He fought in Chad, a decade-long border conflict, a gory, seesaw of ambush and retreat waged in oases and wadis in the south, where the Libyan army broke down and never really recovered. The ghosts of that war — a kind of Vietnam for Libya — hover over the revolution of 2011 more than most outsiders understand.
Akhdar says he watched in bitter silence as Gaddafi degraded his army, always wary of rivals in the ranks. “They told us to fight. We fought. But Gaddafi had no respect for us, no decent salaries, just war without reason, on and on, doing his terrorism,” said Akhdar. More than 7,500 Libyan soldiers died, a tenth of the men under arms at the time.
Akhdar says he meet Gaddafi once, in 1975, at a checkpoint at Zawiyah, when he was on guard duty. He admired the daring young Libyan army colonel who overthrew King Idris in a 1969 military coup. Young Akhdar believed in the revolution. “In the beginning, Gaddafi came in peace, but he is like all dictators. Now his heart is dry, and he loves only power.”
As the revolt against Gaddafi intensified, he often referred to revolutionists as extremist Muslims or al-Qaeda terrorists or, simply, rats. “But he is our rat,” Akhdar said. “He never in his life imagined that he would be hiding in a hole in Tripoli. But we know rats. We will hunt him in his hole and we will kill him, like a rat.”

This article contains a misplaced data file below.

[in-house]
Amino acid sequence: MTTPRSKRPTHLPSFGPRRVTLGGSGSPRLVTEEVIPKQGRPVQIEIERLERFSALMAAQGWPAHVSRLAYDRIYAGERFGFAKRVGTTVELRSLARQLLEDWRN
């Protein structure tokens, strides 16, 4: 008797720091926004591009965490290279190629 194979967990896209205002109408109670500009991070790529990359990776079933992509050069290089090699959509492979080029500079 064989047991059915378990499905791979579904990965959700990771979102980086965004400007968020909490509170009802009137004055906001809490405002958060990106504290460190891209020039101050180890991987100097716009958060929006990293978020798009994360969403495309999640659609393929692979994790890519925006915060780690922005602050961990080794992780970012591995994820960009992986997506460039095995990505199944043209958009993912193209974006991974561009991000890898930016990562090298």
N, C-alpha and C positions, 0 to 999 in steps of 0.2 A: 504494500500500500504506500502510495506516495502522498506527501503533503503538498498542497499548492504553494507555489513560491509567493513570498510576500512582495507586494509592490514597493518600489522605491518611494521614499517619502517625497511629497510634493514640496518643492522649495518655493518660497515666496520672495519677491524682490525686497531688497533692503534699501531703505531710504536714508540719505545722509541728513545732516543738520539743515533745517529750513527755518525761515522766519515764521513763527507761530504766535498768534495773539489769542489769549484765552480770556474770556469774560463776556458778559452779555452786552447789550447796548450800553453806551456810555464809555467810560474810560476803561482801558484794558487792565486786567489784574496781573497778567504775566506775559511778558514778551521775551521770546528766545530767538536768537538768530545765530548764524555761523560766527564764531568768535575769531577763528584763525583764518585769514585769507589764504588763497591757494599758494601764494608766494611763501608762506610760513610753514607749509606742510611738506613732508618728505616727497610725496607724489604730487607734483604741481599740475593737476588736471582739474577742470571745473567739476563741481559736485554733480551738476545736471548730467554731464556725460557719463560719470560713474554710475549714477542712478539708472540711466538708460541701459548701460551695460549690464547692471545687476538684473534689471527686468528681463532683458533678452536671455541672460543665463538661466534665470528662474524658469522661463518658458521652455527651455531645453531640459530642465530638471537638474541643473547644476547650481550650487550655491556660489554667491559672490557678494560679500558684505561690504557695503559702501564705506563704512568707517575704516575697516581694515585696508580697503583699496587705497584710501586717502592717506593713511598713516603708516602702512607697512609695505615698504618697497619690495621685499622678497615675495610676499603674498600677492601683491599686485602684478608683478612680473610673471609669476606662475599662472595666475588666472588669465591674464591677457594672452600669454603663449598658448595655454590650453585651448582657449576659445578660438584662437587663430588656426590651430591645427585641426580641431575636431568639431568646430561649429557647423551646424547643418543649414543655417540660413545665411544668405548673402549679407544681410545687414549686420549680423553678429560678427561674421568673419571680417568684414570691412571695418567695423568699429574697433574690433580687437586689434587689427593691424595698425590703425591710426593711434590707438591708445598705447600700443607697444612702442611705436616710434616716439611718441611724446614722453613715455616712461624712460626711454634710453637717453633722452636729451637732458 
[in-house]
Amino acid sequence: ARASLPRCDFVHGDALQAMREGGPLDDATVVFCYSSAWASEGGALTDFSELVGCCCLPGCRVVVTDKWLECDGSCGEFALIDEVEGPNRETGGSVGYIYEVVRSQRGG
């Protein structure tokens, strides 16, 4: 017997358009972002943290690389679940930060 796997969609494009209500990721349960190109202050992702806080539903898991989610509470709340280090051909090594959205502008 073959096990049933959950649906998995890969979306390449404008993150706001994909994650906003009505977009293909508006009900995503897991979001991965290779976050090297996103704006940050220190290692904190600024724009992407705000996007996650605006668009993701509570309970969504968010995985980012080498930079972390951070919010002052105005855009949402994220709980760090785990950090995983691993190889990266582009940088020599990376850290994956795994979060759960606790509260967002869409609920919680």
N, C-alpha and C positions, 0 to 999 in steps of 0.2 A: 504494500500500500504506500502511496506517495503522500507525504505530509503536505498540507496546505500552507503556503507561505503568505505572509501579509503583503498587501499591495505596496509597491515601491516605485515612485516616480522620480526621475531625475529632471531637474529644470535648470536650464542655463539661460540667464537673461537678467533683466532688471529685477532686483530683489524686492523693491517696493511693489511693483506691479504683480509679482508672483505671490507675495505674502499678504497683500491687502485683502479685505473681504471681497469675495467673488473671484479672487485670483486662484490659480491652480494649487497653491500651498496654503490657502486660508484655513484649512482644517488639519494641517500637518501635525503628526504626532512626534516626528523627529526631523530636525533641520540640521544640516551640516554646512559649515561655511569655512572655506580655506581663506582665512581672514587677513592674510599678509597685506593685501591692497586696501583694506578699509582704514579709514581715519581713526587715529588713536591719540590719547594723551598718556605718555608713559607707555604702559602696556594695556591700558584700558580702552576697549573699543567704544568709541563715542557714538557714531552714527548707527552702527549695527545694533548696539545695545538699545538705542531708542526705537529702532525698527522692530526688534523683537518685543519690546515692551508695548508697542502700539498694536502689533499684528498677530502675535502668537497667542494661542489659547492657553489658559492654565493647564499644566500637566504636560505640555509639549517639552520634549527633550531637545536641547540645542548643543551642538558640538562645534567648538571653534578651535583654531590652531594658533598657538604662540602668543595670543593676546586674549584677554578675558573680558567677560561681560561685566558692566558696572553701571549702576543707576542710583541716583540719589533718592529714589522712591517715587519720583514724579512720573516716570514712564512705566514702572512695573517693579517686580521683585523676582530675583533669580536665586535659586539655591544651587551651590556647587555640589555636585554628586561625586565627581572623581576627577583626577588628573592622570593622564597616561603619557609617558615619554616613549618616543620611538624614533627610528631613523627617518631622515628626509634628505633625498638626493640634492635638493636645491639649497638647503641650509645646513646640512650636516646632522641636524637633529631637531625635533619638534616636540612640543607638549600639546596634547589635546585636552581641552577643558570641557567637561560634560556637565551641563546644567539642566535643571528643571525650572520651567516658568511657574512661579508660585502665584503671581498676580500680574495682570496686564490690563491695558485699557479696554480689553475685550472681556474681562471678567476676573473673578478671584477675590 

After his discharge from the army, Akhdar worked as a guide steering Italian and French adventurers in weeks-long, four-wheel-drive treks across the great sand seas south of Zintan. He hungers for the desert constantly and believes it taught him lessons in devotion, humility, endurance.
Akhdar was chosen by the consent of his men to command the Zintan Martyr Militia, a group of 300 or 400, depending on what day you ask, with about 60 hard-core fighters who leap to the front lines at Akhdar’s quiet order.
His brigade is headquartered in an abandoned school. “Look what we’ve done to it!” Akhdar said in shame. “This was a place for scholars.” Now the place smells of men and war: a stink from dirty toilets, gun oil, burning trash, unwashed feet.
Akhdar said he threw himself into the revolution because had no choice. When Libyan citizens protested, they were shot. Among the macho tribes of the mountains, this was Gaddafi’s greatest blunder. Gaddafi sparked the revolution. “His people offered the tribes money to go back home, and when we did not, they came with tanks and we defended ourselves, and as we began to fight, we saw they were not strong. They were weak! So we began to kill them and they ran.”
For weeks this summer, the rebel advance was stalled at a forgettable village called Qawlish. It sits on a hilltop, abandoned, overlooking a deep canyon and in the distance, what was the Gaddafi-held town of Asabah.